1.      Writing is never finished.
2.      You and your client rarely prioritize the grant in the same way.
3.      The further removed a partner is from the writing, the harder it is to get what you need from them.
4.      You must stop revising at some point at edit carefully.
5.      When a section of narrative is hard to tighten up (make crystal-clear and comprehensible) a graphic might help accomplish that.
Perfection in your written narrative is something you aren’t going to achieve.  You do though want to be perfectly accurate, perfectly edited, and perfectly on time!  You’ll always agonize as you send it that there was a section you could have improved upon.  There will always be that unhelpful partner that sends you a letter of support the day after the grant was due.
We all learn to live with a little imperfection in the world and grant writing is no different.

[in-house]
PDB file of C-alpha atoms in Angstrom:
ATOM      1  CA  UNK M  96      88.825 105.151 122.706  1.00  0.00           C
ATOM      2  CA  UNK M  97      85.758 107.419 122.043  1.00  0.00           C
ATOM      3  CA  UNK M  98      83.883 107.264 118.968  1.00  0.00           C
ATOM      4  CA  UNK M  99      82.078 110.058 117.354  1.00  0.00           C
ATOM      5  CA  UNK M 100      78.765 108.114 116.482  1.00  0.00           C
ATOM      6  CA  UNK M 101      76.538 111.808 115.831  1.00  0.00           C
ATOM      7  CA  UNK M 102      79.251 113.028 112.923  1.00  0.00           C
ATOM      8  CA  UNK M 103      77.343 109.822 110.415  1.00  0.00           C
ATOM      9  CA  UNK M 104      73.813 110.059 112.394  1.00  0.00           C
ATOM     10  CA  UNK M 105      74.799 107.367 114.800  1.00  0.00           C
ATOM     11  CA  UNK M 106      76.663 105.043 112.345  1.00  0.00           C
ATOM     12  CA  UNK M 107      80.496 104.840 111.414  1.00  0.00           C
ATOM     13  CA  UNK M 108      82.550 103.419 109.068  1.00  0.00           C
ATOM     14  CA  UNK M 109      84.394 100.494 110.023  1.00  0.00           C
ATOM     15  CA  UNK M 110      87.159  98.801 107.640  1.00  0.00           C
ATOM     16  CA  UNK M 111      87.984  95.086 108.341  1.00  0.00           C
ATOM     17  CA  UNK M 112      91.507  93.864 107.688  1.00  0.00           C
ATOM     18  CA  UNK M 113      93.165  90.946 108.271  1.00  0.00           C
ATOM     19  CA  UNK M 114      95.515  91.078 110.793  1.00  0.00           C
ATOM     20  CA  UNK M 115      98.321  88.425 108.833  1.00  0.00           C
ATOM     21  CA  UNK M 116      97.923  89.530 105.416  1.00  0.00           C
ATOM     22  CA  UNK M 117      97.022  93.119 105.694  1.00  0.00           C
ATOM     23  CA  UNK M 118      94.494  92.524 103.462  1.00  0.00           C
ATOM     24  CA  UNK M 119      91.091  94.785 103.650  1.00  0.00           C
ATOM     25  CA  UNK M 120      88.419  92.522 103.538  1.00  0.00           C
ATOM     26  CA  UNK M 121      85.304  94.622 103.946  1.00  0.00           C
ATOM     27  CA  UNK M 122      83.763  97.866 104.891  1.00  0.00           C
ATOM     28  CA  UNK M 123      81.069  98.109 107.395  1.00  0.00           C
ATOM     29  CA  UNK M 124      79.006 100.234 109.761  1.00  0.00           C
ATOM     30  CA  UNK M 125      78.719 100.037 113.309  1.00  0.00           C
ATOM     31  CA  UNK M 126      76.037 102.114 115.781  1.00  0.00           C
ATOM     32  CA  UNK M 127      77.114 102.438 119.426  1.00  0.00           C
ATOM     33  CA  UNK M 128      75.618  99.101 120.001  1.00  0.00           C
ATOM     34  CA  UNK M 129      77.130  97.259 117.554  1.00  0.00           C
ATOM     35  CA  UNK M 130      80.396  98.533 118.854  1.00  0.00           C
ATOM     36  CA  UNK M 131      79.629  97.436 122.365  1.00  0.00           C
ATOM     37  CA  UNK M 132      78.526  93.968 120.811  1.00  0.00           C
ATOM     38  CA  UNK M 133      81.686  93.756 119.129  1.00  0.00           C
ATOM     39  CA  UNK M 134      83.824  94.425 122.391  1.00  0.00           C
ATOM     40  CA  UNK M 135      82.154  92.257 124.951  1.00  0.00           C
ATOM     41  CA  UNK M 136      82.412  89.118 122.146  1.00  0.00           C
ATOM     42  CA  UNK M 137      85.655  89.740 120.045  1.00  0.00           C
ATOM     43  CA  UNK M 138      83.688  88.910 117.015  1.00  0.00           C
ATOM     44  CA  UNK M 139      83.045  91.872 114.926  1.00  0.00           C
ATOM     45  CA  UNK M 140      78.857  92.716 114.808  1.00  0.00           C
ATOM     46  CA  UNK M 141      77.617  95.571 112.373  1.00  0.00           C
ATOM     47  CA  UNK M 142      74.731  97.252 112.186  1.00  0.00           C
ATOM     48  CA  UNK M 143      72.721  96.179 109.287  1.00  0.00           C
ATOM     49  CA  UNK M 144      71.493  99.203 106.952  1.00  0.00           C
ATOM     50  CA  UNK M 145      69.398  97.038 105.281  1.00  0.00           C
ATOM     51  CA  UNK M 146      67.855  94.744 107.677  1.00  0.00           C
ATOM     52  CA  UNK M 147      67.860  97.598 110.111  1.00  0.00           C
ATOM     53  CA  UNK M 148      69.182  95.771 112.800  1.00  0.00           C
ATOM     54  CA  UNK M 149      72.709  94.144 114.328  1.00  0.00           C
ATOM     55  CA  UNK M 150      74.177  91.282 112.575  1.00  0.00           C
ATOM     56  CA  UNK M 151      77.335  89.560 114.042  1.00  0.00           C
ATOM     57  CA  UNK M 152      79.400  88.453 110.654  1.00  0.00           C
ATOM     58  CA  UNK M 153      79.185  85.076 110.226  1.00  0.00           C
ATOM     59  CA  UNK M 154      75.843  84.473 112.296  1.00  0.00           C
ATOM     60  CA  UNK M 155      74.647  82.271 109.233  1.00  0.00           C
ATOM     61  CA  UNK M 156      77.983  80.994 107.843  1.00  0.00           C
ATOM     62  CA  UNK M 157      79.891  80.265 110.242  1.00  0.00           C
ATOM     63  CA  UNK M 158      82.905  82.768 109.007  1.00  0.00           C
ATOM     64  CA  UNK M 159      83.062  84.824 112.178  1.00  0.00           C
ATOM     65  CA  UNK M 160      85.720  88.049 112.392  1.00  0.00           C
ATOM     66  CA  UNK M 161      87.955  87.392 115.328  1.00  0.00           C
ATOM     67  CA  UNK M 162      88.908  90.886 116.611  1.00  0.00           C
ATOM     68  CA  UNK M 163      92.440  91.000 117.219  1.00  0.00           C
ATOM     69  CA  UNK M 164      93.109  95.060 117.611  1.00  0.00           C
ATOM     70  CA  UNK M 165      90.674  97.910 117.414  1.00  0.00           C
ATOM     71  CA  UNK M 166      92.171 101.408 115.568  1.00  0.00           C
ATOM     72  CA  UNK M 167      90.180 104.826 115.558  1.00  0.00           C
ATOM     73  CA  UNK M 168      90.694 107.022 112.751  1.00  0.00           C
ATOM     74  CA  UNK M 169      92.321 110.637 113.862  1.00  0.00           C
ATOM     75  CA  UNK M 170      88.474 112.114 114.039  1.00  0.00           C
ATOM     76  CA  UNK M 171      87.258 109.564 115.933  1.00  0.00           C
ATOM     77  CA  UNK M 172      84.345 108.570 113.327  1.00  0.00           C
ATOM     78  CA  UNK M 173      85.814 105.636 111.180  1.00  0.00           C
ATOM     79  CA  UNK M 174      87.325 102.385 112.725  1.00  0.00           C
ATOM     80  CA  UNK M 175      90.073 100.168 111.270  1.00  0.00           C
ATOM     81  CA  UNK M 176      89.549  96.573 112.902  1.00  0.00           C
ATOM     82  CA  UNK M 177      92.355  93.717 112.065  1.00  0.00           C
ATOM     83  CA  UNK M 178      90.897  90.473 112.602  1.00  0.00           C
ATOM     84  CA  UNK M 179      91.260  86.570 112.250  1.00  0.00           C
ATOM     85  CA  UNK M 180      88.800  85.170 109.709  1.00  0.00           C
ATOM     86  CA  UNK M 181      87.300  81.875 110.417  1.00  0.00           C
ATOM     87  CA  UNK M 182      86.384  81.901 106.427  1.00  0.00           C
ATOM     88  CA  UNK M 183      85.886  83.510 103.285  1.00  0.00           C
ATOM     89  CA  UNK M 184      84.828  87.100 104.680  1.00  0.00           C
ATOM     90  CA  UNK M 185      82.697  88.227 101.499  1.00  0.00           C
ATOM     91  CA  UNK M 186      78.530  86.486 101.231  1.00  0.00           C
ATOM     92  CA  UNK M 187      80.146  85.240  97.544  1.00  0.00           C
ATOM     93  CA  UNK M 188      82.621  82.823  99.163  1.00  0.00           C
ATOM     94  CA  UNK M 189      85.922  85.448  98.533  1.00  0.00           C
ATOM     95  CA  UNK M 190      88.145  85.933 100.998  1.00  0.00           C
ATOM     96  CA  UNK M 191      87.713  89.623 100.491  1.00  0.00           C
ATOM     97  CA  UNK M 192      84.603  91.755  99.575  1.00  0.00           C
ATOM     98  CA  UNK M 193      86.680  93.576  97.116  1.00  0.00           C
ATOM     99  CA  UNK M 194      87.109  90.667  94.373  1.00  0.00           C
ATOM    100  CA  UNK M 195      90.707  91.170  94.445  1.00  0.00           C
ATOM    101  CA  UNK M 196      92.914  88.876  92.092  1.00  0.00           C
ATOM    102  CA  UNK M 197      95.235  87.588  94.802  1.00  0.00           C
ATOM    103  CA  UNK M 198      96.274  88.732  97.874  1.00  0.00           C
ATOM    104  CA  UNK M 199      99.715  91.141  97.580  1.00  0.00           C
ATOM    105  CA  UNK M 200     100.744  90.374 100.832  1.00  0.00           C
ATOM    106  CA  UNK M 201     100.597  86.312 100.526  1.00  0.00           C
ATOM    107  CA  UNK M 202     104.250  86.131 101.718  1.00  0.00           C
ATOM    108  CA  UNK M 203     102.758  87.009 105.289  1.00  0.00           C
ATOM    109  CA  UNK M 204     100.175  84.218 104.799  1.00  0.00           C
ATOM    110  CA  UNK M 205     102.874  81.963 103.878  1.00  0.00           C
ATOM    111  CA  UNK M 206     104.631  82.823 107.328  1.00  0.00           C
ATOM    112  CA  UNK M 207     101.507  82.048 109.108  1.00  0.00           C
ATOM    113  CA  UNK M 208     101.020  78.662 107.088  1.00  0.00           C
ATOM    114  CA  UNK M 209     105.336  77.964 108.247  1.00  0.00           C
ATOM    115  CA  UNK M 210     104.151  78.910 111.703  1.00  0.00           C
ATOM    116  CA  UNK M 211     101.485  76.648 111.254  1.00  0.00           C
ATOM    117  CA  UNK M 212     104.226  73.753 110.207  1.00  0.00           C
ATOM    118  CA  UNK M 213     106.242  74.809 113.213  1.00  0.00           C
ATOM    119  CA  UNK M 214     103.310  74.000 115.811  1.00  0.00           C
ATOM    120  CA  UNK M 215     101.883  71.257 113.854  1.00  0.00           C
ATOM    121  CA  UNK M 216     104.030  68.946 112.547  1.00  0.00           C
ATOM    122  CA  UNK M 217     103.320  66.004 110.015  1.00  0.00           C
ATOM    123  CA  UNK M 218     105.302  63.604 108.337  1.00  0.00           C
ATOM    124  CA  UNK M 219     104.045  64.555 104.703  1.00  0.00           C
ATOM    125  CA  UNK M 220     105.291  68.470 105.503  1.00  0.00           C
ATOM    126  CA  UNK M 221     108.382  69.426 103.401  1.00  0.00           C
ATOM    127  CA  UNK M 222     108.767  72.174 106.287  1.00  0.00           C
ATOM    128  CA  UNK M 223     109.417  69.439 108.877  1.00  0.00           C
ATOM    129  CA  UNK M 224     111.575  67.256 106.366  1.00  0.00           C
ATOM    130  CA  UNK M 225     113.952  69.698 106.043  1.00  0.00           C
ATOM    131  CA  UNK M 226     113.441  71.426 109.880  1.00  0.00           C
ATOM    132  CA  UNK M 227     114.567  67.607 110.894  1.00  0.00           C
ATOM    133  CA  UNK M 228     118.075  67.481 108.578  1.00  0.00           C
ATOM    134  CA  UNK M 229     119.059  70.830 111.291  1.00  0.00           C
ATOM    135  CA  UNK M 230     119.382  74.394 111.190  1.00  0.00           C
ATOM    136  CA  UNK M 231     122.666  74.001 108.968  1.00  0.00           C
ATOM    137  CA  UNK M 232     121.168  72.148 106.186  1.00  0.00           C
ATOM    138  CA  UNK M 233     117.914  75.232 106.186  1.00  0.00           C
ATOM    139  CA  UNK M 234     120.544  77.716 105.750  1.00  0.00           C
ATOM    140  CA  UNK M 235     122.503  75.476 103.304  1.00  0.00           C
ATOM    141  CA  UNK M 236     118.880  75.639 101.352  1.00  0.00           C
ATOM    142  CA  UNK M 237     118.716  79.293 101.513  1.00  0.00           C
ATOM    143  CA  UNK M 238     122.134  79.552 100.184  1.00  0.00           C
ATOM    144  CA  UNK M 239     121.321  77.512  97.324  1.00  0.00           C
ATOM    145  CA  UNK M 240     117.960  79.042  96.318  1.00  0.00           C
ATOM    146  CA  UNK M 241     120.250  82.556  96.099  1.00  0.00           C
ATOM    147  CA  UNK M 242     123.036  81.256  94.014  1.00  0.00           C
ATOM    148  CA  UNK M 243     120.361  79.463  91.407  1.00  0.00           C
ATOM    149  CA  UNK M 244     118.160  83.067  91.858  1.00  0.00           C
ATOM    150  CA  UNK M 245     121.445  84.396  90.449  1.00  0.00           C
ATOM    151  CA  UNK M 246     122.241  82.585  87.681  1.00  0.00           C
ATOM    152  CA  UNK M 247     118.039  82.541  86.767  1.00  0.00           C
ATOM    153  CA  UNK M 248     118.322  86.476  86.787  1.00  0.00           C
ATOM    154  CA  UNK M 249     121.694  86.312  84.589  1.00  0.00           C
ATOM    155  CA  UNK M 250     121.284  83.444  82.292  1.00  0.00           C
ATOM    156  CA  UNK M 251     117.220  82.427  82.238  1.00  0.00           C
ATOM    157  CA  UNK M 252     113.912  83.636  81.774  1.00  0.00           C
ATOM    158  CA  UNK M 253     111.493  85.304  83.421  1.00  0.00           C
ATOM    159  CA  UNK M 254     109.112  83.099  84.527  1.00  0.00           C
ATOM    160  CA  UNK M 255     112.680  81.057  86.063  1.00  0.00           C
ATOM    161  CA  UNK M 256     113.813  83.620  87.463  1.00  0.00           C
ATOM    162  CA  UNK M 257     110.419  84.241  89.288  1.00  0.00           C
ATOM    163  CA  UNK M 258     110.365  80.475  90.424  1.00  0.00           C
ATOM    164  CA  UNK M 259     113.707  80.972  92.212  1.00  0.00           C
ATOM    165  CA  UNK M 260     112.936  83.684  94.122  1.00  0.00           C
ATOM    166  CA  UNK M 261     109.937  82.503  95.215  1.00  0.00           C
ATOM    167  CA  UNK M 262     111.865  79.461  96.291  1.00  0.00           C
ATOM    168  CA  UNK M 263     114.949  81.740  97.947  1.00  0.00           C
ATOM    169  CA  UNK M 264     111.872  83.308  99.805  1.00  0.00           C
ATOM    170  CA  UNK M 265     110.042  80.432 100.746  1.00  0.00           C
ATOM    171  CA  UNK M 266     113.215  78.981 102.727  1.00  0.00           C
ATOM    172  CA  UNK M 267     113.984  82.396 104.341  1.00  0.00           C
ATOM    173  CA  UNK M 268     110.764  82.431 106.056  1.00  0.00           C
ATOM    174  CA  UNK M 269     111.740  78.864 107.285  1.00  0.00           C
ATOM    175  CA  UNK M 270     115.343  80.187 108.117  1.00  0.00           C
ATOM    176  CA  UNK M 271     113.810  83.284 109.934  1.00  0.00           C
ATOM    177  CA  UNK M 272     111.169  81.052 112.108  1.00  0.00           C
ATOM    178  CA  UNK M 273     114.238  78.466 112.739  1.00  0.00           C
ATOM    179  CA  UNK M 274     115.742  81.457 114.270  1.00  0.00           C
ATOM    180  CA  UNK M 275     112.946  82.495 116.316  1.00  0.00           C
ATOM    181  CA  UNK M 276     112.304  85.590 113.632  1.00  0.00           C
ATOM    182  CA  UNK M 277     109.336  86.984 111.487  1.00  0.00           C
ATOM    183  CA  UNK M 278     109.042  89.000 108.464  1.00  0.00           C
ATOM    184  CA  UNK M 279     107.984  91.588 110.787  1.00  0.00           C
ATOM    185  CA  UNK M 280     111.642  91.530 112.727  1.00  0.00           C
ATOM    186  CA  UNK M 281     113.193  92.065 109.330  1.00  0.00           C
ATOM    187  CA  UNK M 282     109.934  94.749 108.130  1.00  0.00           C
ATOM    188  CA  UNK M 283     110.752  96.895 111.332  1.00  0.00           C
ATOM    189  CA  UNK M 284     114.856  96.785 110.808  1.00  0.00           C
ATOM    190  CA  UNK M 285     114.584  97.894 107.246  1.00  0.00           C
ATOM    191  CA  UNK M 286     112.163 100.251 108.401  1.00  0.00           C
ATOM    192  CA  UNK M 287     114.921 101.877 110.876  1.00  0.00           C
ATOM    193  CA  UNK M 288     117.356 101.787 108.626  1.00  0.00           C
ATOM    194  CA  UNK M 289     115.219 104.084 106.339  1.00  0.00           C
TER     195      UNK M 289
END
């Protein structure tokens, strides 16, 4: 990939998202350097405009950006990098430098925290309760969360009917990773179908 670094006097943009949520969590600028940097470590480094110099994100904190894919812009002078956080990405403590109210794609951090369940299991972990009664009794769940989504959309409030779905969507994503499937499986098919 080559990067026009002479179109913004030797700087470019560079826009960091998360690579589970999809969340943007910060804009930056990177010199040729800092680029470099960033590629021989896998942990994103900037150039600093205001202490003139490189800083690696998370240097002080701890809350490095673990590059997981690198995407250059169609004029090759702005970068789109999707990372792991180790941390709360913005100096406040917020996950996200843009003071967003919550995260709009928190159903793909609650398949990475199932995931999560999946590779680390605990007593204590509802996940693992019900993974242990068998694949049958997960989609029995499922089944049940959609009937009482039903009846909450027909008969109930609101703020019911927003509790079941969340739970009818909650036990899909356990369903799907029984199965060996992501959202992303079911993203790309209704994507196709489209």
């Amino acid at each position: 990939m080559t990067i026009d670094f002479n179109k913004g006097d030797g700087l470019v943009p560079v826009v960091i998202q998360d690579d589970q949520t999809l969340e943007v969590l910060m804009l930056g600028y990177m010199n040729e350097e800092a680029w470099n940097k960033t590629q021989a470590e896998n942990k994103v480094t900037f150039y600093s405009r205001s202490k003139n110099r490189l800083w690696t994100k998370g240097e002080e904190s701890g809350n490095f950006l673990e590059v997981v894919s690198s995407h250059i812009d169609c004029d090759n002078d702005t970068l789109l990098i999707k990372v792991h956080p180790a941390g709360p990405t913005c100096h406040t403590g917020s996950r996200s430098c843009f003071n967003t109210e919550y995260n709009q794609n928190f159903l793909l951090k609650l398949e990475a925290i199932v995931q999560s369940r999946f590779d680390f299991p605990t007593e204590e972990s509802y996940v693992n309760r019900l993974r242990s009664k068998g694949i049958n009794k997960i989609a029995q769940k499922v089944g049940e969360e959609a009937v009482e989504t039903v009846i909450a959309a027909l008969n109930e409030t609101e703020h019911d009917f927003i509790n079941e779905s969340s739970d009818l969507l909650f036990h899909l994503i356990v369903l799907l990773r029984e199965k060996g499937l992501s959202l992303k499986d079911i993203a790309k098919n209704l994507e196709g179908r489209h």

Related Posts:
Grant Writing is No Mystery
Grant Writing is like Lasagna

Friday, March 4, 2011

Q & A - How do foundations decide who to give grant money to?

I know this sounds like an elementary question to anyone who has worked in the non-profit field for any length of time.  But for many people who are just starting a non-profit, this is an important question.

The answer is complicated because there are actually many ways that a foundation will decide to give a grant.  The ones listed below are general in nature and not all criteria will apply to every foundation.  These are common, but the list is not exhaustive.
1. Field(s) of interest determined by the foundation’s board and defined in their bylaws.
2. Types of funding – Money isn’t money to a foundation.  If you want funding for a building, that’s a capital expense and not all foundations are willing to spend money on. Many foundations shy away from funding operating expenses although that restriction has eased a little in some cases with the state of the economy.
3. Relationships – Often a foundation will fund organizations and individuals they know and trust to do the most effective job with a grant.  Newcomers must establish these relationships over time and by proving they can do the job. Many foundations give a small grant in year one and assess performance, if an agency does well, sometimes subsequent requests can be larger.